Two of the projects presented were dedicated to my main topic of art and coding. The PH Heidelberg offers the course Kunst durch Coding mit Snap! – Teil I & II (Art through Coding with Snap!). It is very low-threshold, with videos, exercises and tests. It is currently only available in German. Glen Bull presented the course Creating Art, Animations, and Music through Coding (the book accompanying the course is available for dwnload). It’s interesting that the chapters are each based on the work of well-known artists and their recoding with Snap! I will have to take these suggestions into account for my current attempt at a teaching unit on coding art.

Snap! is aimed at a diverse audience: learners and teachers, pupils and students, developers and users. For the different requirements, it is quite helpful that there are now many libraries for Snap! that provide the necessary functionalities for specific areas. Two new ones were introduced, SciSnap! by Eckart Modrow and Crayons & Color by Brian Harvey. However, the palettes of Snap!
palettes can become quite confusing (the screenshot shows about 2/3 of this extension). I hope that the new functions from v. 7 onwards for personalisation (showing/hiding blocks/palettes) will offer enough flexibility to cope with this diversity. Netblox, on the other hand, gets by with very few powerful extensions, with which a whole range of very different distributed data processing applications can then be integrated into Snap!

A special focus with many contributions was the direct integration of microcontrollers in Snap!. If you are interested in the variety, you should definitely have a look at the corresponding recordings! As soon as all this will be available as libraries in V. 7, I will hopefully be able to implement some ideas for interactive installations that have been lying around for a while.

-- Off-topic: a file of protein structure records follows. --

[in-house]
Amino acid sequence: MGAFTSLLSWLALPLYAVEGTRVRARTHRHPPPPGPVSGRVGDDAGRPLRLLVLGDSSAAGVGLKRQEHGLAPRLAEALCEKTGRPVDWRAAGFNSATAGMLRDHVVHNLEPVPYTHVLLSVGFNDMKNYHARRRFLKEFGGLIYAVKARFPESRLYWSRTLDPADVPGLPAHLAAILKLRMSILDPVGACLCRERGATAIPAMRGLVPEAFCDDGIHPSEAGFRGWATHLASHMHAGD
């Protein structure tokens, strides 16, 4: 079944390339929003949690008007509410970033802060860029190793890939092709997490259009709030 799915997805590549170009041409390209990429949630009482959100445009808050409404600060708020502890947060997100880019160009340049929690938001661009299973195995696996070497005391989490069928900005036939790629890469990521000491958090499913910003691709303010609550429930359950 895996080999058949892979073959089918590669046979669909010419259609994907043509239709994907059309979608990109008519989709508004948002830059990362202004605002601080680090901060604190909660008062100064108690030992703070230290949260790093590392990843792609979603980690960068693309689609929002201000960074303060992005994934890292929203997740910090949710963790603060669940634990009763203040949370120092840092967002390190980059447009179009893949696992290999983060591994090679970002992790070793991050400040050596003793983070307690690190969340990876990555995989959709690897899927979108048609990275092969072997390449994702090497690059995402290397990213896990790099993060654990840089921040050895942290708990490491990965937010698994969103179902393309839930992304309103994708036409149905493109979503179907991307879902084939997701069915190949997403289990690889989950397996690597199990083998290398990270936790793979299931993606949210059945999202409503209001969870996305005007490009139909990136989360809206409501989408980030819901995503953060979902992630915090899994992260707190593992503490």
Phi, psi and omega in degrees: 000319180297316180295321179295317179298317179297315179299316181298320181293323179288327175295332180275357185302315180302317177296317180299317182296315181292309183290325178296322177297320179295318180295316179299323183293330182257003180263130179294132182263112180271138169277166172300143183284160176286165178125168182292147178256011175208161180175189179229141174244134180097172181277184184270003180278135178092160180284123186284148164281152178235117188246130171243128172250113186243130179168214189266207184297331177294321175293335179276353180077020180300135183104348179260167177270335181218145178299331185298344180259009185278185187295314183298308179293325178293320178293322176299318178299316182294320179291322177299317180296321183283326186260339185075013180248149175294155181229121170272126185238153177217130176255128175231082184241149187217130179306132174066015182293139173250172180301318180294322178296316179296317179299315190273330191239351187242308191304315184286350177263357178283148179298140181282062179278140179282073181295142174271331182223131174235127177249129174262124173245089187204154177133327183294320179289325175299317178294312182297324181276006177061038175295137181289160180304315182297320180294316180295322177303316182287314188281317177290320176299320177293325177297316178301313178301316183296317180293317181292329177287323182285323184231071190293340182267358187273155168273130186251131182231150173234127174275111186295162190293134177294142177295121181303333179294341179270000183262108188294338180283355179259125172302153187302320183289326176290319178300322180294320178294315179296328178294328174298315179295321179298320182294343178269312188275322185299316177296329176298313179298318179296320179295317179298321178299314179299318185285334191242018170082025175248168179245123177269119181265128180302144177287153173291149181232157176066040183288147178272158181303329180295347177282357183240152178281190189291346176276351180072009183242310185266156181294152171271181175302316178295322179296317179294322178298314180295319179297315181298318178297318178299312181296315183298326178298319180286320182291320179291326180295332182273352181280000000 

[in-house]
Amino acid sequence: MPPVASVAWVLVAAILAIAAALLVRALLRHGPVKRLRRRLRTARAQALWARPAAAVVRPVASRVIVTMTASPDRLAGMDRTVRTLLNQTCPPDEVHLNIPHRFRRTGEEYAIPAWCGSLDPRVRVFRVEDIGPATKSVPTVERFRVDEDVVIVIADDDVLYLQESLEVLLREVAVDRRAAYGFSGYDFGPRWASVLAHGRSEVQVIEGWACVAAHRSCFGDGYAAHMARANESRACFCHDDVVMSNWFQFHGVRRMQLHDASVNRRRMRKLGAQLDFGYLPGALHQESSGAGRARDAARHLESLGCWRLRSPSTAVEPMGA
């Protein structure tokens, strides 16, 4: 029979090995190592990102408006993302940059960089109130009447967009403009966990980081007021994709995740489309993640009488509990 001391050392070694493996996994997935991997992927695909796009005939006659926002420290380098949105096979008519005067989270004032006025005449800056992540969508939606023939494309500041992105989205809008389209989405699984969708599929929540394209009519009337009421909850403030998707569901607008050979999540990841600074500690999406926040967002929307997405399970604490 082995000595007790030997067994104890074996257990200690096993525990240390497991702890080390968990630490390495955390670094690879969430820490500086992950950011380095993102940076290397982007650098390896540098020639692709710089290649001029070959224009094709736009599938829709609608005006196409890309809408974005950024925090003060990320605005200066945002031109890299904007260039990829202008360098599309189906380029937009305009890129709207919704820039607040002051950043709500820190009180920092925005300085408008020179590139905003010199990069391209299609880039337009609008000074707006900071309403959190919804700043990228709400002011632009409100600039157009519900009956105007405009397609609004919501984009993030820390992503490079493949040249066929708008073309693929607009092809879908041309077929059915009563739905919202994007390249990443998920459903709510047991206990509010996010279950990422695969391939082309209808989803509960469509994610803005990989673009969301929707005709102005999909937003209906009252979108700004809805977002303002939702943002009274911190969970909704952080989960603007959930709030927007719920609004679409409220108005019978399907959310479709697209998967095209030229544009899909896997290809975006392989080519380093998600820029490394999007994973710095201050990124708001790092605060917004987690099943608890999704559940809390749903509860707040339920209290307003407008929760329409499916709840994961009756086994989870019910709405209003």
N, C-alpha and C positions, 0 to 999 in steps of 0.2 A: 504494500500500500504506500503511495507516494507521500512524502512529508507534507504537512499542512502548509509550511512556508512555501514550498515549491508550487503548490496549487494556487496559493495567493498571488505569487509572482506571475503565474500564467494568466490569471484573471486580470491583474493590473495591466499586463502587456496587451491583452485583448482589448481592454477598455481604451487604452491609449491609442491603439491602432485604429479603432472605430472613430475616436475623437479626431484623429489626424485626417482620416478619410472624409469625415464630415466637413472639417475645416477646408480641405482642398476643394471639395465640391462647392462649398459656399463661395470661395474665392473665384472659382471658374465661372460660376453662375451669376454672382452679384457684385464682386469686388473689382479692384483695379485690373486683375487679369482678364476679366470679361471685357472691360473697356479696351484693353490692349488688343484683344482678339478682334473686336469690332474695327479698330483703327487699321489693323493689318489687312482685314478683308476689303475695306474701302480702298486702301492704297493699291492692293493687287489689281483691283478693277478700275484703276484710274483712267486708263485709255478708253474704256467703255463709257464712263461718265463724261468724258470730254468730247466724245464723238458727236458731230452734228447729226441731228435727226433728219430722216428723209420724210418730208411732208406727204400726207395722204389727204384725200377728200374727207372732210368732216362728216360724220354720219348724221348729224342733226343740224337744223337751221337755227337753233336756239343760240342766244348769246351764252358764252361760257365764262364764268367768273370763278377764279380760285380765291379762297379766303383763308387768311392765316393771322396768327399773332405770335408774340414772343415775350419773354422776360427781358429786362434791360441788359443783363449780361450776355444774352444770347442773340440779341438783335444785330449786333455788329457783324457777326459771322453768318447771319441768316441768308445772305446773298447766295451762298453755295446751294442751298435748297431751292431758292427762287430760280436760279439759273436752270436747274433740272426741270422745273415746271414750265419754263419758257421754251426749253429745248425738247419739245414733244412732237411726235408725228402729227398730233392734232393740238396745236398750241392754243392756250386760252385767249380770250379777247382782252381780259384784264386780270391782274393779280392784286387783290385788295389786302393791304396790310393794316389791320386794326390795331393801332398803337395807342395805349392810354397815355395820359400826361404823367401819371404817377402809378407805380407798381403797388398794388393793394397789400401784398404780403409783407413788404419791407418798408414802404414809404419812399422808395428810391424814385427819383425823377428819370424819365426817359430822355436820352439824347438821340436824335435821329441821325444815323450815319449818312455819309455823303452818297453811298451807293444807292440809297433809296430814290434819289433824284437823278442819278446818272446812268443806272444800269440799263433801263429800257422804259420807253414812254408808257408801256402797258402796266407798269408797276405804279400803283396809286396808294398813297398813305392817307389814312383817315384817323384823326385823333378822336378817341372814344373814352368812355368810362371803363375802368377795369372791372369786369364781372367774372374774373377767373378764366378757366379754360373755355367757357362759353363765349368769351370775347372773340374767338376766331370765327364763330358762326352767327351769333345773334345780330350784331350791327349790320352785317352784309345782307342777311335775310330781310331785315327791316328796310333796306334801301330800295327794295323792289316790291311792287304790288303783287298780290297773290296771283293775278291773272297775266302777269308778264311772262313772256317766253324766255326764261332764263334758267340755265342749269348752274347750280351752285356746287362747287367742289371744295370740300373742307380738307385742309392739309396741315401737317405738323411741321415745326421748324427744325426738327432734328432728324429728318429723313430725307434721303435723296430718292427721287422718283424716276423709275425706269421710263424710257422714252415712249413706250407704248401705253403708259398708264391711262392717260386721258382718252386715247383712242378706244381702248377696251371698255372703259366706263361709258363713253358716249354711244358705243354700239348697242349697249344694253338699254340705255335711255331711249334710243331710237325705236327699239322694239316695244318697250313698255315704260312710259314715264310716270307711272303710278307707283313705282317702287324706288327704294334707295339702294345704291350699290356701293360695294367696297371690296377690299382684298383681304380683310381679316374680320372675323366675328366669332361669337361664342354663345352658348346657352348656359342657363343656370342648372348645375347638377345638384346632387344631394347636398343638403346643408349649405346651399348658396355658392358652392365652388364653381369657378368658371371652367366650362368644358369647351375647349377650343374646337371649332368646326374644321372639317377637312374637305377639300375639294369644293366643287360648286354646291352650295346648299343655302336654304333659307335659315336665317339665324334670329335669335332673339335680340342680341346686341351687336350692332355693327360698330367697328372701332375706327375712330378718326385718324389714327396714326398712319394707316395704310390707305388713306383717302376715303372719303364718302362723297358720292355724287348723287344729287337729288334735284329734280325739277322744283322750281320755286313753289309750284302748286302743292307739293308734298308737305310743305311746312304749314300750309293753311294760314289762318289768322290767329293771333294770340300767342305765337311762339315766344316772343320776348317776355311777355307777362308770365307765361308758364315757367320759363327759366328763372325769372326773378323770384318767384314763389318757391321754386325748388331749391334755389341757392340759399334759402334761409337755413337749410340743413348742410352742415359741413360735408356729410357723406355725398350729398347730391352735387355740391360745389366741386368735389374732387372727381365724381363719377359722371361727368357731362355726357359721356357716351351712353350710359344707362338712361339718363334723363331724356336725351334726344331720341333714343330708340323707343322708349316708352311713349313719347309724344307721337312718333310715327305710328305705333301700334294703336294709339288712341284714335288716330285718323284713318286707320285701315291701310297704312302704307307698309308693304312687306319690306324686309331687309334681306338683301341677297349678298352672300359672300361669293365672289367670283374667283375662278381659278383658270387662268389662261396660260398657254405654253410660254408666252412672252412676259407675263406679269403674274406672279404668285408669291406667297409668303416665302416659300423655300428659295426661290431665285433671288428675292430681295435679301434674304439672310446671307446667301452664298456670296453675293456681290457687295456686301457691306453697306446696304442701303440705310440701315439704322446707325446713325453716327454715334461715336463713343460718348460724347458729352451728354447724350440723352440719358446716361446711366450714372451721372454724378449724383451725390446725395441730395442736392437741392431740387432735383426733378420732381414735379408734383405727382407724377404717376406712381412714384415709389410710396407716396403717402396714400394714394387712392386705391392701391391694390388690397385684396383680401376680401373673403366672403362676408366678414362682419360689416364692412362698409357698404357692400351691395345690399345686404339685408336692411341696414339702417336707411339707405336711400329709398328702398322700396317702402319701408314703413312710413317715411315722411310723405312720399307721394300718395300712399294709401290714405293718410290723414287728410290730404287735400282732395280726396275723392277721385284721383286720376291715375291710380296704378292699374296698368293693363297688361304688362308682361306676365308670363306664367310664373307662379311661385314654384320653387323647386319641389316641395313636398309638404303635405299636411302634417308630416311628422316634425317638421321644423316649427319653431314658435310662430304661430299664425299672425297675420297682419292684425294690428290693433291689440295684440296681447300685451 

Now I just have to find the time to process the many suggestions, test out the new functions and tools and then optimise my projects and start new ones.

From Media Computation to Data Science

Hinweis: Eine deutsche Fassung dieses Berichts findet sich auf meinem konzeptblog.Over the years I have participated in several MOOCs and webinars. Most of the time, I did not take advantage of all the offers within the events. As I was usually only interested in selected content, I did not obtain a certificate at any of the courses. This time it was different. At the course From Media Computation to Data Science I have now acquired a certificate for the first time, here an openSAP certificate On the one hand, I finished the course completely, because programming with Snap! has accompanied me for several years in my work on the recoding & remixing of Digital Art. On the other hand I always had the feeling that I was only scratching the surface of the „true“ possibilities of Snap! So the course offered the chance to expand this basic knowledge with advanced concepts. Weiterlesen